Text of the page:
If President Donald Trump gets his way, Congress will repeal the Dodd-Frank Act and do away with the Durbin Amendment that caps fees charged by banks to process retail debt card transactions. Repealing the Durbin Amendment could cause retailers to increase their prices, and it may be a boon to banks, so let's learn more about what's at stake.
First, some background
After the banking industry brought the nation to the brink of a depression in 2008, Congress passed the Dodd-Frank Wall Street Reform and Consumer Protection Act. The act includes wide-ranging regulations on banks, requiring significant reporting and oversight of their financial condition in a bid to prevent too-big-to-fail bank bailouts in the future.
The Act is the most comprehensive banking reform since the 1930s, but it's widely been panned for limiting borrowers access to capital, increasing costs, and reducing the industry's ability to return money to shareholders.
The Durbin Amendment is a provision in the Dodd-Frank Act that grants the Federal Reserve the authority to cap interchange fees that are charged to retailers by banks and transaction processors, including Visa (NYSE:V) and Mastercard (NYSE:MA).
Historically, interchange fees were negotiated between retailers and banking institutions, and as such, large retailers often paid lower interchange fees than small retailers. Overall, the average interchange fee charged to retailers prior to the Durbin Amendment was $0.44 per transaction. While retailers may have absorbed some of that fee, it's likely that most of it was spread out across consumers in the form of higher prices on goods and services.
The Durbin Amendment tasks the Federal Reserve with determining how much banks can charge retailers on debit card transactions, and that rate is supposed to only take into consideration the true costs that are associated with those transactions.
Initially, the Federal Reserve recommended a cap of $0.12 on interchange fees, however, aggressive lobbying by the banking industry resulted in a final cap of $0.21, plus 0.05% of the transaction amount. Banks that took certain fraud protection measures could collect an additional $0.01 per transaction.
While the individual cost of these transactions is measured in pennies, the cumulative amount of revenue that's generated from them is anything but small. According to NerdWallet, the banking industry collected roughly $17 billion in interchange fees on debit cards prior to the Durbin Amendment's passage. After the limit was put in place, interchange revenue at banks declined by about $6 billion per year.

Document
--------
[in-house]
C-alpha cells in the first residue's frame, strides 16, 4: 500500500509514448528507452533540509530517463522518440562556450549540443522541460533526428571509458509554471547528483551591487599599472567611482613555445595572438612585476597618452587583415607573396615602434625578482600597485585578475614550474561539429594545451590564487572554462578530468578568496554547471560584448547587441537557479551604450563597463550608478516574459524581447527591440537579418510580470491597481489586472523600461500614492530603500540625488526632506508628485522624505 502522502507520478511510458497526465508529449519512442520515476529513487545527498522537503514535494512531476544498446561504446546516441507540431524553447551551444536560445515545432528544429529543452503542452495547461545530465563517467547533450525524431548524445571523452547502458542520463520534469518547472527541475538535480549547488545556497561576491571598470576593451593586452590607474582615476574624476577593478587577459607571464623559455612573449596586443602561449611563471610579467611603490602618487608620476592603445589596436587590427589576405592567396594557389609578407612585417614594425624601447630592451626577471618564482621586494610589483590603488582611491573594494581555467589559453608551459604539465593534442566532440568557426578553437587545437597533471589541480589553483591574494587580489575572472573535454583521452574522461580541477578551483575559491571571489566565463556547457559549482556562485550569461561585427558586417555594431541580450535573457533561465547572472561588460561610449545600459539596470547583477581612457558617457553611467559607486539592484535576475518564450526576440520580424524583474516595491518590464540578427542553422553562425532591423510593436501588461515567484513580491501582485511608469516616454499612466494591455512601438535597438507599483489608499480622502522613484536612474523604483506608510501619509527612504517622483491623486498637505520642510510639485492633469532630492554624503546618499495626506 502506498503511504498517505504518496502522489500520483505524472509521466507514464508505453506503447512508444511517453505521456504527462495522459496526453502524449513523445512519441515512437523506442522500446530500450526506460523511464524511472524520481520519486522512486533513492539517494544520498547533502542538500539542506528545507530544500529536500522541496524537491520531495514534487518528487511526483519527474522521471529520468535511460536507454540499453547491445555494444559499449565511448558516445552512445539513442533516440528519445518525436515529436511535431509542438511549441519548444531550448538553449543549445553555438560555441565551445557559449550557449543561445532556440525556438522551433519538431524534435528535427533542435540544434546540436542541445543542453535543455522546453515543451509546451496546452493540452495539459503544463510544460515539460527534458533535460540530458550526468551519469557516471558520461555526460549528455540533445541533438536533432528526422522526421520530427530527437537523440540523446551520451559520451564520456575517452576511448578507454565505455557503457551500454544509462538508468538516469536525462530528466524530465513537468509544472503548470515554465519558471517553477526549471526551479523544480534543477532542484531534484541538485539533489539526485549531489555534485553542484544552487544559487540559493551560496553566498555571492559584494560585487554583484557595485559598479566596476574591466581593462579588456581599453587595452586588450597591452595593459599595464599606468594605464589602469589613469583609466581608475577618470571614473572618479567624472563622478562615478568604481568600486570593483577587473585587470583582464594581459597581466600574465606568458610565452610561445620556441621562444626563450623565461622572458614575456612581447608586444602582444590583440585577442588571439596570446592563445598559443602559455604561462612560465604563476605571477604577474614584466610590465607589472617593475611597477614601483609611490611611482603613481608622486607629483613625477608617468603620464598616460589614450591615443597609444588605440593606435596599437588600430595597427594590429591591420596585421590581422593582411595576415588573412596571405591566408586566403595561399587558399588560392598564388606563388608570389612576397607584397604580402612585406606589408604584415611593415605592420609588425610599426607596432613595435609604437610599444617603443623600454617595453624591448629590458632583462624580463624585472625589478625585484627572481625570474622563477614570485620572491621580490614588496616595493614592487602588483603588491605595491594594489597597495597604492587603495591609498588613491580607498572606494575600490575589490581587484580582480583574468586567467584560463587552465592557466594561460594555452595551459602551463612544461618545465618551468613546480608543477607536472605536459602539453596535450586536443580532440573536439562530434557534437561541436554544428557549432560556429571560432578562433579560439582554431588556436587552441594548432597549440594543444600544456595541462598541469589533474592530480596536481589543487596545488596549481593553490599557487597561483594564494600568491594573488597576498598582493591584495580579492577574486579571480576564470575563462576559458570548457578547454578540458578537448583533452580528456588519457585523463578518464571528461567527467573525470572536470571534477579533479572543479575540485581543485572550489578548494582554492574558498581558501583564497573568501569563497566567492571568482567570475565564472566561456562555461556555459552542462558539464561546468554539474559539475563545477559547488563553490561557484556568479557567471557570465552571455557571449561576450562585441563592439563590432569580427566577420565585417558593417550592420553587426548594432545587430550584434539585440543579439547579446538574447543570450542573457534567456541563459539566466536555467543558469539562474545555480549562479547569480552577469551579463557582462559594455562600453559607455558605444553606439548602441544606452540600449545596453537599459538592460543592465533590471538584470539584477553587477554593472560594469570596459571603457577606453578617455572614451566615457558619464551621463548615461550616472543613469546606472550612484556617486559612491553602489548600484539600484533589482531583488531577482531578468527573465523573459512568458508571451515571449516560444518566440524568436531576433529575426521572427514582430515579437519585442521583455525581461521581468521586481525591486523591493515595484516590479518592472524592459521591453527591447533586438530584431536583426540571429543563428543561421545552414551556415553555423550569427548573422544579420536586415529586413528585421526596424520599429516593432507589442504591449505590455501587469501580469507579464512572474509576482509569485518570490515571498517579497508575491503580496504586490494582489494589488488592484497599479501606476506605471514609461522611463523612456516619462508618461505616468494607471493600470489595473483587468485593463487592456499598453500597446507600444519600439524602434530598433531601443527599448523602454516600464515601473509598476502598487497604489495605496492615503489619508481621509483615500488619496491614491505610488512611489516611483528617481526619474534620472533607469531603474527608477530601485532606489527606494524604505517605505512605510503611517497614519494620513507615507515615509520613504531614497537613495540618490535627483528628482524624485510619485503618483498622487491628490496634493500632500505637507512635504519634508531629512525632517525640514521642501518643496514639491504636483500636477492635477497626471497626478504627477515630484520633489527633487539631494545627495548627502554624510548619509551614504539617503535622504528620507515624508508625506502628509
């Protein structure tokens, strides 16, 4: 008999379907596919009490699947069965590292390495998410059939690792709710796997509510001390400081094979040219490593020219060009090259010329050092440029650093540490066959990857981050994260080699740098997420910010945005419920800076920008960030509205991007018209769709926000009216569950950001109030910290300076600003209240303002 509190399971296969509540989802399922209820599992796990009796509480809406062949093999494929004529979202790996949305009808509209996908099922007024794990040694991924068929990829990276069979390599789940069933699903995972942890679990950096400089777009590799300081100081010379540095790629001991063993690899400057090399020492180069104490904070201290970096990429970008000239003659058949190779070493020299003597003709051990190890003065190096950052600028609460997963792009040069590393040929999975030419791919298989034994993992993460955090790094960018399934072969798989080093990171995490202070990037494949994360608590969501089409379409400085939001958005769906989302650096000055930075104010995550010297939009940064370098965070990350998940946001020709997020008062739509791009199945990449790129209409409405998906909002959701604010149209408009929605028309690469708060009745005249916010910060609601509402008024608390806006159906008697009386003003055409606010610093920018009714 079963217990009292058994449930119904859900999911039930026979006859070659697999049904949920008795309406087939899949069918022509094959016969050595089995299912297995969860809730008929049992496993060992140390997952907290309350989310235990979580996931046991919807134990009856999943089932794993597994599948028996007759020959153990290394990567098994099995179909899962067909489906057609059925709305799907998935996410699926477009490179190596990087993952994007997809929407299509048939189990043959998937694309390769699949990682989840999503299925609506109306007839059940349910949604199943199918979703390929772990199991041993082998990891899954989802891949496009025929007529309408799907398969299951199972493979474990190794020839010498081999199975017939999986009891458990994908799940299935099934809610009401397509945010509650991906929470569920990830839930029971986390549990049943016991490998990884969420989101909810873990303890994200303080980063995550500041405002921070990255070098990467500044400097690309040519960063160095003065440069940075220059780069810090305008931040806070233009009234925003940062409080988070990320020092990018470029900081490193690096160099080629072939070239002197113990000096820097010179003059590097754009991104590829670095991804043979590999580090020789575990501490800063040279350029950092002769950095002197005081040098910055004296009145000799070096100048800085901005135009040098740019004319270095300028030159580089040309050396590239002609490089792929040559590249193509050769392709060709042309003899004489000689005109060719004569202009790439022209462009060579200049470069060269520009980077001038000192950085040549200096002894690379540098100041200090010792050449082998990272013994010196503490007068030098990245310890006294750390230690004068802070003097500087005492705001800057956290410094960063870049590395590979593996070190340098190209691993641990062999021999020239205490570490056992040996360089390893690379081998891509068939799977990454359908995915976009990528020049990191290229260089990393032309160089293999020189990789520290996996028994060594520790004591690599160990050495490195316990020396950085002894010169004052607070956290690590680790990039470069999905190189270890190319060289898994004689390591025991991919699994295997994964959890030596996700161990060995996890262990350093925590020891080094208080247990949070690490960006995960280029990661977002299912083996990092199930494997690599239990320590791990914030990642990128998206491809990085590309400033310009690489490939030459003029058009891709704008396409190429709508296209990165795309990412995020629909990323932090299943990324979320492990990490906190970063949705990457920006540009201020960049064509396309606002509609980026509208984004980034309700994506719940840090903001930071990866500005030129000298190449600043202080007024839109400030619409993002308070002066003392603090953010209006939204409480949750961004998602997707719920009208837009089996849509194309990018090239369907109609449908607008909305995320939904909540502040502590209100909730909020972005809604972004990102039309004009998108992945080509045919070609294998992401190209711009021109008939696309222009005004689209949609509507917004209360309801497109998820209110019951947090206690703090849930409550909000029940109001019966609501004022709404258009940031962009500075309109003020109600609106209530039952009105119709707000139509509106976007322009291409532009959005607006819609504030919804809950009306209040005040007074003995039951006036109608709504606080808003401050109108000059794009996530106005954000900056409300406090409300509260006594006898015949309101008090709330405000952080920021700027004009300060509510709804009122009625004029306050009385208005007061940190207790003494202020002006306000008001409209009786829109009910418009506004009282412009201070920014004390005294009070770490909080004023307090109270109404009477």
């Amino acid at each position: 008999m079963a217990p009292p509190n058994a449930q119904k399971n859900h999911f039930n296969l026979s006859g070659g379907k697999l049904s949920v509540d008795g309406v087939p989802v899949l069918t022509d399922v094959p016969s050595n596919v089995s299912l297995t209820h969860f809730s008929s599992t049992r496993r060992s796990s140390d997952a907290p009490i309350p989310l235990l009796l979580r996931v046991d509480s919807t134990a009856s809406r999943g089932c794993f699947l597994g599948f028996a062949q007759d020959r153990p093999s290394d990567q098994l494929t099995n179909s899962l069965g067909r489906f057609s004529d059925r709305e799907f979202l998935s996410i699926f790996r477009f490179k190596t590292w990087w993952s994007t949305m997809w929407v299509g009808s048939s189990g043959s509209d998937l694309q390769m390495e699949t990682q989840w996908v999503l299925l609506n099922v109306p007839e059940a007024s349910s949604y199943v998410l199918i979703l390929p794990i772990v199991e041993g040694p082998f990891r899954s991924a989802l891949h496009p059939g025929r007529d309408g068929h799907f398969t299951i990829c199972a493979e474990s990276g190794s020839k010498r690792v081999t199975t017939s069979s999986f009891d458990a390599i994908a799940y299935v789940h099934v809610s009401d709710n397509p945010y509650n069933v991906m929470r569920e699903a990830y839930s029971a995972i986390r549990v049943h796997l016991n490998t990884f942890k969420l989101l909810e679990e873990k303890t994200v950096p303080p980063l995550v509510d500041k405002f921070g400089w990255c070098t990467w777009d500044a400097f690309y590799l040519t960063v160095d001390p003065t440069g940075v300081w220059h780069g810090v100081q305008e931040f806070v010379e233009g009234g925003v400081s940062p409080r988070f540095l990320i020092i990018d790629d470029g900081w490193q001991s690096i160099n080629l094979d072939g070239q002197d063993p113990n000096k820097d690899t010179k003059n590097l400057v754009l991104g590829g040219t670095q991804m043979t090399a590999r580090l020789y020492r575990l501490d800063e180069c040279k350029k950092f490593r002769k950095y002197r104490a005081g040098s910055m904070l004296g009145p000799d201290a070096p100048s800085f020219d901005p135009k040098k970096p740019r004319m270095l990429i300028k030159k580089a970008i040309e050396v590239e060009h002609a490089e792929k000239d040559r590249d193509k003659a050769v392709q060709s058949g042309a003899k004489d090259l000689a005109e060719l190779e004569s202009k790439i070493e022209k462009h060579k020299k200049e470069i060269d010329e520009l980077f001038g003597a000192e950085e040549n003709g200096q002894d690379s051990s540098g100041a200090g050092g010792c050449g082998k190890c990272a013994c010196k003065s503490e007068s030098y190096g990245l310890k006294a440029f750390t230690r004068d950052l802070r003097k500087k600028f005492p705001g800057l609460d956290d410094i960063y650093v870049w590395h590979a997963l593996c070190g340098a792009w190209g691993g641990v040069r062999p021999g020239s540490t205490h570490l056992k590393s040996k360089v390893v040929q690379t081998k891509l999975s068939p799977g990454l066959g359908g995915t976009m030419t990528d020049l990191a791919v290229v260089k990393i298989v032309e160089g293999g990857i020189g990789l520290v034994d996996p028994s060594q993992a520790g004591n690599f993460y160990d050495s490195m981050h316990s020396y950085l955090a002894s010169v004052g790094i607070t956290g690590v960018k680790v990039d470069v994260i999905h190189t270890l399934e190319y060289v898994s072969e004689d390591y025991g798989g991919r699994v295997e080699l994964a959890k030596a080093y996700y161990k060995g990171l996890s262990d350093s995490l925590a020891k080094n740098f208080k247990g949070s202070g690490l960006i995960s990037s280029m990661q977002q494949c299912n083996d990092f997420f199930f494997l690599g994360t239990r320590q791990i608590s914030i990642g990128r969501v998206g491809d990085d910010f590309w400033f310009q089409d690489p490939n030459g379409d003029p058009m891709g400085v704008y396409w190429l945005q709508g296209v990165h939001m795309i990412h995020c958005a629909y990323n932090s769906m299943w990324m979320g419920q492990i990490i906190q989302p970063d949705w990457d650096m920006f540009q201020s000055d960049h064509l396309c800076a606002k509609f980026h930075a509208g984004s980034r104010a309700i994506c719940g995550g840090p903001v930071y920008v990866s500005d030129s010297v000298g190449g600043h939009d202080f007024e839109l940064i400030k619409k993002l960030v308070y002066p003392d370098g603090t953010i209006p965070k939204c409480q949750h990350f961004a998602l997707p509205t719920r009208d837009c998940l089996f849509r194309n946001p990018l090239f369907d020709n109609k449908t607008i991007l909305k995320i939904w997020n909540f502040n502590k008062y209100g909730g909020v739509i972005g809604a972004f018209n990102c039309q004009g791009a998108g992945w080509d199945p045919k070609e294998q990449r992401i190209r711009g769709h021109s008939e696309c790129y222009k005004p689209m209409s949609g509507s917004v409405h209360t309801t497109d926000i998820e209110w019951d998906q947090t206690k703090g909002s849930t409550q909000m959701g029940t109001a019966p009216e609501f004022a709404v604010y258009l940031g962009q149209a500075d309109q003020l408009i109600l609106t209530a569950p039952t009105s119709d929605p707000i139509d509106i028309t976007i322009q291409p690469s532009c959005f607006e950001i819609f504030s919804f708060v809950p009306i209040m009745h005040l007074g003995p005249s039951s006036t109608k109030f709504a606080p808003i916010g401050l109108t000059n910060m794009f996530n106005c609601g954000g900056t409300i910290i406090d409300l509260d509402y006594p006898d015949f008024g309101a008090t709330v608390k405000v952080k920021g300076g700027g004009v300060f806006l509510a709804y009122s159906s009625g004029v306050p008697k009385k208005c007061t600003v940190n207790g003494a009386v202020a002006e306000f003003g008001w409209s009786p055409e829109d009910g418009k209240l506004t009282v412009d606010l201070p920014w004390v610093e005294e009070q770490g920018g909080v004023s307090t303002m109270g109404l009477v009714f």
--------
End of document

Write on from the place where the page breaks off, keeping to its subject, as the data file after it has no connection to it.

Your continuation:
Retailers argued that those billions in cumulative savings would allow it to lower prices on goods and services, however, it's unclear if that's happened. Some of their savings may have helped them limit price increases, but it's equally likely those savings were simply a windfall to retailers profit growth.
Adding insult to injury, the capping of interchange debit card fees resulted in unintended consequences for bank customers. In the face of losing billions of dollars in swipe fee revenue, banks increased other costs, such as overdraft fees on checking accounts. Because banks boosted charges elsewhere, the capping of interchange fees simply shifted transaction costs from retailers to bank customers.
Breaking free of regulation
In part, Trump won the presidency on promises to deregulate businesses. Trump has already passed an executive order mandating that no new regulations can be enacted without removing two existing regulations, and GOP members of Congress are already working on rolling back much -- if not all -- of Dodd-Frank.
Assuming Dodd-Frank's repeal includes a jettisoning of the Durbin Amendment, banks and retailers will have to negotiate interchange fees again, and it's difficult for me to believe that interchange fees won't rise back to their pre-Durbin Amendment levels over time. If so, banks may offer perks to boost debit card use, but those perks may not offset other costs.
Retailers may increase prices on goods and services to protect their profit, and banks may not fully roll-back the increases they made to fees following the passage of the Durbin Amendment. For this reason, it's consumers who could end up being the losers in this particular case of deregulation, not retailers or banks.
Todd Campbell owns shares of Mastercard. His clients may have positions in the companies mentioned. The Motley Fool owns shares of and recommends Mastercard and Visa. The Motley Fool has a disclosure policy.